GRAPHS & CHARTS IN EXCEL 2013 Training
If you’ve developed a taste for working with MS Excel, you’re sure to have experienced the brilliance of Excel’s Graph & Chart features. Excel 2013 offers as many as 9+ varieties of Graph & Chart illustrations, all available to the user with just a few mouse-clicks. The sure ease with which users can generate these complex statistical illustrations makes it a winning feature with everybody. In fact, your knowledge of Excel can be deemed incomplete until you’ve mastered the skill of using this feature to create outstanding data-analysis and reporting results!
For newbies, Excel 2013 is an application software that offers superior-quality spreadsheet features. It comes as part of the Office 2013 suite of products, and is a part of the default installation on most Windows-based systems. First introduced to the world in 1985, this seemingly innocuous release from Microsoft has since grown to become the undisputed industry leader in spreadsheet programs. Key highlights of Excel 2013 are listed below:
- Excel empowers users to seamlessly organize complex data in tabular rows and columns for detailed data analysis. This data is then saved within an Excel file called a workbook.
- A workbook can contain multiple sets of data, each within its own spreadsheet. The data can be transformed using Excels functions and formulas. The collective data available in spreadsheets within the workbook can be linked to create complex graphs and charts to pictorially illustrate the value of the data.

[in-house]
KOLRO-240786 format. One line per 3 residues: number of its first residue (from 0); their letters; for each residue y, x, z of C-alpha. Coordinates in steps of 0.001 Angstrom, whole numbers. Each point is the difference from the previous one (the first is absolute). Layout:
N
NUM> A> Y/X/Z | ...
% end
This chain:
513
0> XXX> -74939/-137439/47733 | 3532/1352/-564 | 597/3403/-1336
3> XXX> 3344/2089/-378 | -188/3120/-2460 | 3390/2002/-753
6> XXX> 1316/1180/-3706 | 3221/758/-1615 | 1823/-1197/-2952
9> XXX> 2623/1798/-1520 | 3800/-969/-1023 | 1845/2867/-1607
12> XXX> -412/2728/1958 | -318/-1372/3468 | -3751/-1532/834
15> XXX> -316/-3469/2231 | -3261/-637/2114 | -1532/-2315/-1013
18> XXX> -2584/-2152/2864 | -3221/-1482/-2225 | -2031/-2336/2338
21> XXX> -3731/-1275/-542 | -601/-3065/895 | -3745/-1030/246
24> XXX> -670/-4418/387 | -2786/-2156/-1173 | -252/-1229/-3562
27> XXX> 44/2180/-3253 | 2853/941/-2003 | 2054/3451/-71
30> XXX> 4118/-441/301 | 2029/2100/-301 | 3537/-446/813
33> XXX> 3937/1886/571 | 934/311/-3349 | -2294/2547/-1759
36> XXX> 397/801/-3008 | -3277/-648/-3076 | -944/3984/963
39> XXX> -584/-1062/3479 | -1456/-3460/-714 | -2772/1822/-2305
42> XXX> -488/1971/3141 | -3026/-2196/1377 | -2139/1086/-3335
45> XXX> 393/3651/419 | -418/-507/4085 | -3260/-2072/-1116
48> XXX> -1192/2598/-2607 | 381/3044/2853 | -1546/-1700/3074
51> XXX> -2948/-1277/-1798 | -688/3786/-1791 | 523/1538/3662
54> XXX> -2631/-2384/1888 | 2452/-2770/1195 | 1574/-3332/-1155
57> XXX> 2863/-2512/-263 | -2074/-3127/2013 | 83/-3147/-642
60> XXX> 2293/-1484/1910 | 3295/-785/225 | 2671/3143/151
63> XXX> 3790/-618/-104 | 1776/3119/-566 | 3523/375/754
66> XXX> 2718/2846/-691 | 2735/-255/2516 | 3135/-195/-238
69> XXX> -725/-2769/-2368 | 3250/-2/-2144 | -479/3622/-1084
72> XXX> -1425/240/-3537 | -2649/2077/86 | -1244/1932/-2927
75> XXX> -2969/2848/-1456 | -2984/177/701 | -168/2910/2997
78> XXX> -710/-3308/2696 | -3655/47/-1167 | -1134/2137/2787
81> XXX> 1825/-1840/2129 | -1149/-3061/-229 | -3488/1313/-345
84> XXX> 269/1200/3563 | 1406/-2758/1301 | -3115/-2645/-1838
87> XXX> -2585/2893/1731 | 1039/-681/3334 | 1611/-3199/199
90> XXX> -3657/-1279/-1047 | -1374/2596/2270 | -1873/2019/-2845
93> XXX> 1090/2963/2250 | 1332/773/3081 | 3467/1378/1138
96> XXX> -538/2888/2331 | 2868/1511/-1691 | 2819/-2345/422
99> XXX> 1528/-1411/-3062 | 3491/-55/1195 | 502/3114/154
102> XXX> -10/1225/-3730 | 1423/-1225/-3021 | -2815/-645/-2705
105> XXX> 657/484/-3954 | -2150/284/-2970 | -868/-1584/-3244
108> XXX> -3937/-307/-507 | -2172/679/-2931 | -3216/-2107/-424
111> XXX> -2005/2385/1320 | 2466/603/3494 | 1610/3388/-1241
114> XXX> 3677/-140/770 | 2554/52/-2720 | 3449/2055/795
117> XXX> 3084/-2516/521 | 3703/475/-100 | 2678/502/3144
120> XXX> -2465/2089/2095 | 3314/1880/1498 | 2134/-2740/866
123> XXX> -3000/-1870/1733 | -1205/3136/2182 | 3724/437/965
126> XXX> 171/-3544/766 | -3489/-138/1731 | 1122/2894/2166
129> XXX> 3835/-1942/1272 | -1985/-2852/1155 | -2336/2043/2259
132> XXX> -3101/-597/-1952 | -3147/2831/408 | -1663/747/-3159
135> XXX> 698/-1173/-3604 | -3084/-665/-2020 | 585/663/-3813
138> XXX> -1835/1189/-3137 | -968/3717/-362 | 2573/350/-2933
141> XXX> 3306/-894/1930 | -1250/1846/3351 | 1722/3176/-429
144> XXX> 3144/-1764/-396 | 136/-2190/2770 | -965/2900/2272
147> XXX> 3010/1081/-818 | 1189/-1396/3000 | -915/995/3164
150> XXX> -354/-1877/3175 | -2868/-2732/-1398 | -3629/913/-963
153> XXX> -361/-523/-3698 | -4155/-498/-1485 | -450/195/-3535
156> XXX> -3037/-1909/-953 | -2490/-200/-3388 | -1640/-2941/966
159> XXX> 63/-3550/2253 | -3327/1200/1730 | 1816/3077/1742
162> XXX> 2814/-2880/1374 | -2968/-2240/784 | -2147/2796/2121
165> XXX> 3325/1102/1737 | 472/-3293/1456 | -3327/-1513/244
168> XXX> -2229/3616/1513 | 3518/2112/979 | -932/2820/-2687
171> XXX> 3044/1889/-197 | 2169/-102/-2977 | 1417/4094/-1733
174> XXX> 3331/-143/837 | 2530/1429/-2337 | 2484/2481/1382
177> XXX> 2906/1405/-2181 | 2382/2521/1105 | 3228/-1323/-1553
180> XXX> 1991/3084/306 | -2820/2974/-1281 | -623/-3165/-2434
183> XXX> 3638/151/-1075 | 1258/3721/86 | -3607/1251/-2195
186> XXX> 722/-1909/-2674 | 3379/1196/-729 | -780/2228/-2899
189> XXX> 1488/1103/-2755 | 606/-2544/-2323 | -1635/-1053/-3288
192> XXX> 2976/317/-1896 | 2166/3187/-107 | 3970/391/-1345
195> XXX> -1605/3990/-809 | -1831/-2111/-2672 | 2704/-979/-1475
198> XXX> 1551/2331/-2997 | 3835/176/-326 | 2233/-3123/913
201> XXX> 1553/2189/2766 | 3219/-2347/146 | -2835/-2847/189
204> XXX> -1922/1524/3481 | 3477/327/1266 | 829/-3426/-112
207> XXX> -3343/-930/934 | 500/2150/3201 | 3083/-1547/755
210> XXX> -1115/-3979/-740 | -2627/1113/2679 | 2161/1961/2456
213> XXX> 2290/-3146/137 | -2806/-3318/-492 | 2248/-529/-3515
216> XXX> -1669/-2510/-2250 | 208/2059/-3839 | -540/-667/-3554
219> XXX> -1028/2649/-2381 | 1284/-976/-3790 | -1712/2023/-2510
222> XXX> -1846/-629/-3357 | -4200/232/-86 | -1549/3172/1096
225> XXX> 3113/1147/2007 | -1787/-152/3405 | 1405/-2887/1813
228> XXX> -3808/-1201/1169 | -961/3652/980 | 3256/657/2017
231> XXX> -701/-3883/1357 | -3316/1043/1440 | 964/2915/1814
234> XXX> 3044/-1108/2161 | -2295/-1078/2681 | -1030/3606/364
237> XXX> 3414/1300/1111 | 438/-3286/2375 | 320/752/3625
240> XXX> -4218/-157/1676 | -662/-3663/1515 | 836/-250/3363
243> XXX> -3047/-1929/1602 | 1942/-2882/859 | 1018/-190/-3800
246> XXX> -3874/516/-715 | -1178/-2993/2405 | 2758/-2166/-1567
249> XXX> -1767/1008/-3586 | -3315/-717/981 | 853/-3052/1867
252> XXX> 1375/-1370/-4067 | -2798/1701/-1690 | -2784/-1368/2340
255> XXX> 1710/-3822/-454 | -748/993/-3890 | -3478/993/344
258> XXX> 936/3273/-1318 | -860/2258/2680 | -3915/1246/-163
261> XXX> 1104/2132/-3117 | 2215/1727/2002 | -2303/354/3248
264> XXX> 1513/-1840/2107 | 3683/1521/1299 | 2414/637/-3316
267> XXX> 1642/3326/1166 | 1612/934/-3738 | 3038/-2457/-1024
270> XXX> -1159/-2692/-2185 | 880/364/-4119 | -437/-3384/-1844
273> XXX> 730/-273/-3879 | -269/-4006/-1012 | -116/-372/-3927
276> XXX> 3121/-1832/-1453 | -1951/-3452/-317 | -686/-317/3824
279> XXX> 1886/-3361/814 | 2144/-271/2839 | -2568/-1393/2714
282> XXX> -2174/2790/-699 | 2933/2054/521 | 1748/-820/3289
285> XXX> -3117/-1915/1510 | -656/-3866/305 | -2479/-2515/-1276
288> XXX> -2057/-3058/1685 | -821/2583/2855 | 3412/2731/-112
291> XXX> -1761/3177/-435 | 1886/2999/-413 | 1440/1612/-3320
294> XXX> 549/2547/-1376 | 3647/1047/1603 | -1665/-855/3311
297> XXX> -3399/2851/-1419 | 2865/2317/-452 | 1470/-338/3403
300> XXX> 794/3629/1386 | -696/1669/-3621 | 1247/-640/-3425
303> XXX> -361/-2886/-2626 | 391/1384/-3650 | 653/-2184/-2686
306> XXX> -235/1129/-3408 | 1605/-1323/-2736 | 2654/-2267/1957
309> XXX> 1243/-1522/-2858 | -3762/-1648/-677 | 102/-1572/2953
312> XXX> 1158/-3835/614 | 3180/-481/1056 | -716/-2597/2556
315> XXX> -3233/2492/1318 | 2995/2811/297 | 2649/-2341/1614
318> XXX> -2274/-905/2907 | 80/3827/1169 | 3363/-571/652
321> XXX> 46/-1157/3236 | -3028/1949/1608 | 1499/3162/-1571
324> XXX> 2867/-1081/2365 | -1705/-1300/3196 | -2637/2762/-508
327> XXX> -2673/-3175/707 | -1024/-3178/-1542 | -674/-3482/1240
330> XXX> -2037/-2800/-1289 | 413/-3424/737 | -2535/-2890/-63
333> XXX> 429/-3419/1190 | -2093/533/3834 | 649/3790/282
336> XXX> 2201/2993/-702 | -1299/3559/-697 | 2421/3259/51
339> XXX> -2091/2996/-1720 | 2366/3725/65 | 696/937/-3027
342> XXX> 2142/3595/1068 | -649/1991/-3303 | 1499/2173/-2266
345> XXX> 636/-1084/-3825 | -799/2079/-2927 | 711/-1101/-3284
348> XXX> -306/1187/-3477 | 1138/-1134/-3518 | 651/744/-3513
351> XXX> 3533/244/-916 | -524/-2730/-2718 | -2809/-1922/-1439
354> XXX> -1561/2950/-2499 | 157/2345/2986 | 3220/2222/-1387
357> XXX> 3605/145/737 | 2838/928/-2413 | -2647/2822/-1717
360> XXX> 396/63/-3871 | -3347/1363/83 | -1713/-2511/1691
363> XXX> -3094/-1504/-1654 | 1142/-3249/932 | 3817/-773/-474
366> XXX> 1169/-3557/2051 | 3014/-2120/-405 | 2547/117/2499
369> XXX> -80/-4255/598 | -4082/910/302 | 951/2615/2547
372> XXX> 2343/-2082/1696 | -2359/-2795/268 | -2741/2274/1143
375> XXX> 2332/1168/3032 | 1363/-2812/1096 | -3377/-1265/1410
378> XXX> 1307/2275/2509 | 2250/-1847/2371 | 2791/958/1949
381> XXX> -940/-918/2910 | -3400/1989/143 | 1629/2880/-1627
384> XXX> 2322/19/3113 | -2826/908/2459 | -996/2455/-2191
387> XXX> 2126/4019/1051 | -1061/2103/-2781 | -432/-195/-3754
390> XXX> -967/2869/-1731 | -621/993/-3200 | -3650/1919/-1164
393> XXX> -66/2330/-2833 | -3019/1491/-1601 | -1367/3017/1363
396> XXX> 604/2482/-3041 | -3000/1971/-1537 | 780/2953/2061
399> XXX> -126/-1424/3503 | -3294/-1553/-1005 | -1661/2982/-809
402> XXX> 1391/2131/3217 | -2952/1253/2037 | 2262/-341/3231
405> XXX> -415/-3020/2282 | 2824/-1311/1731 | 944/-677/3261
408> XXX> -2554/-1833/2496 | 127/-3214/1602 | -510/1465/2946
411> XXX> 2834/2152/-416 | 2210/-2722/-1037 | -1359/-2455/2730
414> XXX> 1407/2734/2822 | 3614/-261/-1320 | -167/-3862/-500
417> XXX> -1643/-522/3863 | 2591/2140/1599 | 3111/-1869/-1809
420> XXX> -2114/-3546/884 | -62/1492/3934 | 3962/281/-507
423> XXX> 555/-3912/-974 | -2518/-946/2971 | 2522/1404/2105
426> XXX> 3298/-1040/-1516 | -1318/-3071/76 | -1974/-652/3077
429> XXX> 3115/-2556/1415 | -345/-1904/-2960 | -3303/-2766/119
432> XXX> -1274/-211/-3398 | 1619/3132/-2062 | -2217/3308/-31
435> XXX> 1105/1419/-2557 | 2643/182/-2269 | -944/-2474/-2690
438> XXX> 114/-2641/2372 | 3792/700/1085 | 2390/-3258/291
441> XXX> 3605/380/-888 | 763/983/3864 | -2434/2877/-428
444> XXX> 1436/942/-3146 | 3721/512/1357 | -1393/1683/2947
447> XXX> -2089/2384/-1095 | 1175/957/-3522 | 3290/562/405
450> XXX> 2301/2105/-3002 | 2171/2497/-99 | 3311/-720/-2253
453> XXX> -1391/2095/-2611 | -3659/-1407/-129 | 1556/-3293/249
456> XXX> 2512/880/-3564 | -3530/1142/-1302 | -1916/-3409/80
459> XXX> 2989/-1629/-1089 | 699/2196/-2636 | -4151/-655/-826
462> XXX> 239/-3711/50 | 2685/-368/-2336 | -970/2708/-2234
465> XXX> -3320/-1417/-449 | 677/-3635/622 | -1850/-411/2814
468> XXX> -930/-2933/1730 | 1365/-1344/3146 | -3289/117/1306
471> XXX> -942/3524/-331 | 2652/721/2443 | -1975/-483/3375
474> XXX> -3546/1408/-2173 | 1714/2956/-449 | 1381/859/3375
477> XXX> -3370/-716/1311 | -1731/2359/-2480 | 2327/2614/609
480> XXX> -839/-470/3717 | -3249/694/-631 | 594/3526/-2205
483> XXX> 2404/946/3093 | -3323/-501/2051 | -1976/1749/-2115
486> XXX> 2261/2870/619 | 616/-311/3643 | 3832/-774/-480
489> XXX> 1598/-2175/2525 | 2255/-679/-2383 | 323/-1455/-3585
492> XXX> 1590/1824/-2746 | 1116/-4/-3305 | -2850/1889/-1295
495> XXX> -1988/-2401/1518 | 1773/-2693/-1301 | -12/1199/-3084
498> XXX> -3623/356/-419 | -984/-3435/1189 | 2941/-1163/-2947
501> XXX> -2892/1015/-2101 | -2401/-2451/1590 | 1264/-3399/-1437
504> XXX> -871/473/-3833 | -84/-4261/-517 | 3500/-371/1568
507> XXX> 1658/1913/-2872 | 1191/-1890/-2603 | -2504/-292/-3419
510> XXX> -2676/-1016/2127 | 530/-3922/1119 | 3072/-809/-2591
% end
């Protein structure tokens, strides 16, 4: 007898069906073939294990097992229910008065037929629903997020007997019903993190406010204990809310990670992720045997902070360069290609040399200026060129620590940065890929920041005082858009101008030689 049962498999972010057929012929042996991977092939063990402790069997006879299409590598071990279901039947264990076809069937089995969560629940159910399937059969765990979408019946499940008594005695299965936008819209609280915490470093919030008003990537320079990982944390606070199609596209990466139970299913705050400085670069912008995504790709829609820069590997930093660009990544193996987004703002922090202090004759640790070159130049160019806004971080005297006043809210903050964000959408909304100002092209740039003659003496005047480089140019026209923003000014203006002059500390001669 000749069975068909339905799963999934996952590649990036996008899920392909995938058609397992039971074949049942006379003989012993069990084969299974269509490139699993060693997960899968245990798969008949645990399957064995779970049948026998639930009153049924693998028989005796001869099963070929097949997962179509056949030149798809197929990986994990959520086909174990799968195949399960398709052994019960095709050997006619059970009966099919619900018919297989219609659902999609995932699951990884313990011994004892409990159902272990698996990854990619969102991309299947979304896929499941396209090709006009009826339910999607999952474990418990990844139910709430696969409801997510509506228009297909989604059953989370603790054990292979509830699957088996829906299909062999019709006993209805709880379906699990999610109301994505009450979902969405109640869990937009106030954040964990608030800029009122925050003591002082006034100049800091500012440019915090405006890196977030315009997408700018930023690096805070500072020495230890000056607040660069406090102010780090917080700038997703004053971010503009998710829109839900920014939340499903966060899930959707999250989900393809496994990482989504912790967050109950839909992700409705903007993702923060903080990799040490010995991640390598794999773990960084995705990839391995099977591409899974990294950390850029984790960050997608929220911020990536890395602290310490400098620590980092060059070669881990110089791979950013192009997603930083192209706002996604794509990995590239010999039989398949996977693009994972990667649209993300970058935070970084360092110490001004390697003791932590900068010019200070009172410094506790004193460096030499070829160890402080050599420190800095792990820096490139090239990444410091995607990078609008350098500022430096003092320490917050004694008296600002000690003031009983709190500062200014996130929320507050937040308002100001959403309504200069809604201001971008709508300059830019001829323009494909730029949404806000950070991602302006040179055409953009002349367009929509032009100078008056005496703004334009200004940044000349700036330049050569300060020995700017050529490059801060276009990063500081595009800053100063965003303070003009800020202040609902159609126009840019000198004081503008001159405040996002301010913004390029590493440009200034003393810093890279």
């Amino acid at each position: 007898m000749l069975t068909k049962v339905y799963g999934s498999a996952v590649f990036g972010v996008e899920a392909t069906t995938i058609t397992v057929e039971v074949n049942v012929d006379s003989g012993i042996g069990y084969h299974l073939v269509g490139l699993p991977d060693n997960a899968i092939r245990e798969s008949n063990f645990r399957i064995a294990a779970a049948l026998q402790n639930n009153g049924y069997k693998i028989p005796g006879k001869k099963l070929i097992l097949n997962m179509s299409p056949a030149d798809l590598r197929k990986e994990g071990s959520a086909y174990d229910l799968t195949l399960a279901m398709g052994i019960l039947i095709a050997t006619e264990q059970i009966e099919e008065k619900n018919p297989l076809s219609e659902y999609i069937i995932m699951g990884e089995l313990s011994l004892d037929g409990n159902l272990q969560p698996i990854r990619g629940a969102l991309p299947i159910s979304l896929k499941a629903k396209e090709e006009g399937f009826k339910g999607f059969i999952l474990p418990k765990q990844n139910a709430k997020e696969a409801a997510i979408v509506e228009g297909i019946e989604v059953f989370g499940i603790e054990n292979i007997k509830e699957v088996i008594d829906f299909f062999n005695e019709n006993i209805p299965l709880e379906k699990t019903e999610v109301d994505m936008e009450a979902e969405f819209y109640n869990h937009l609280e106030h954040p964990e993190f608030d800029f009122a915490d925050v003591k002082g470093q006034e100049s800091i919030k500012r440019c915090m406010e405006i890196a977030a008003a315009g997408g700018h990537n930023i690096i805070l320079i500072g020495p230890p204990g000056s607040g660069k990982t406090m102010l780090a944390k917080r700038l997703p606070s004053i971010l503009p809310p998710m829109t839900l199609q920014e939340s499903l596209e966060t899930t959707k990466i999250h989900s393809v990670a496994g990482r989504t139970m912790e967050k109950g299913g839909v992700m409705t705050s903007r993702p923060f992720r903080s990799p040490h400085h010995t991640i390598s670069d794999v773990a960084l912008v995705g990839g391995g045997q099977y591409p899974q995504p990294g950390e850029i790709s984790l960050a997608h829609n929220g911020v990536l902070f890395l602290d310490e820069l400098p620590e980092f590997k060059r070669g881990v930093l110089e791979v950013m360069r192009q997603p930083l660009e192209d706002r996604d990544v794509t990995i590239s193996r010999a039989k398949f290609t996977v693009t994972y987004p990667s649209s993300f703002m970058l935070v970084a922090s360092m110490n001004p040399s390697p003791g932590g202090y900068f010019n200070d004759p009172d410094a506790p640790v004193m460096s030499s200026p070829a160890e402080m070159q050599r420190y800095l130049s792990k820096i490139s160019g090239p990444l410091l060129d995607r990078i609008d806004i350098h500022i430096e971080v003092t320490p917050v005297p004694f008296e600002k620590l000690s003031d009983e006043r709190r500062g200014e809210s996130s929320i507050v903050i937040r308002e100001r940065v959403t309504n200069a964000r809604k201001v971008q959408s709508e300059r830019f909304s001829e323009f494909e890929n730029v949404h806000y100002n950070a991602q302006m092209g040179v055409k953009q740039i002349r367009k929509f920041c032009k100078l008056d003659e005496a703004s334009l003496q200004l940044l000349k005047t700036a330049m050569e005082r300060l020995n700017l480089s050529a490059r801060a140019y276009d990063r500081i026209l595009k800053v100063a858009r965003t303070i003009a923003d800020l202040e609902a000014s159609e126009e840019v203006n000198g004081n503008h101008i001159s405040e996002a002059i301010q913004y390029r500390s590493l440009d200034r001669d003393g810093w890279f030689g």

- With Excel 2013, users can create several different types of Graphs & Charts with minimal fuss. Each Chart/Graph can then be configured using the ChartTools Tab, which in turn contains the Design and Format Views. Together, they help users configure Chart parameters like input data, chart-type, look-and-feel, units of measurement, etc.
- Excel offers users 9+ varieties of Graphs and Charts. Of these, the most popular ones include:
- Bar Graphs: The Bar Graph is best used when you have 2 or more disparate data series to compare. Each data series is projected as a horizontal bar on the XY axis. A good example of its usage would be to illustrate the count of employees within various departments of a company, where each count is projected as a bar on the graph. Excel allows you to project each bar in 2D, 3D, as a (default) rectangle shape, or as a cone, cylinder or pyramid.
- Column Charts: As you may have guessed, a Column Chart is much like a Bar Graph, except it’s flipped by 900. Here, the data series are projected as vertical columns on the XY axis.
- Line Charts: Line Charts trace the evolution of a data series over a period of time, so they show up as a staggered line on the X-Y axis. A good example of its usage would be to capture sales figures across the financial year, where the sales figures for each month forms a data value. In Excel, you can project this on a 2D or 3D axis.
- Area Charts: These are much like the Line Charts, but highlight the entire boundary area surrounding the lines.
- Pie Charts: These capture the data within a circular area, and are an excellent choice when projecting market shares, percentage-related reports, etc.
- Pivot Charts: This combines the versatility of a pivot table with any other chart type listed above.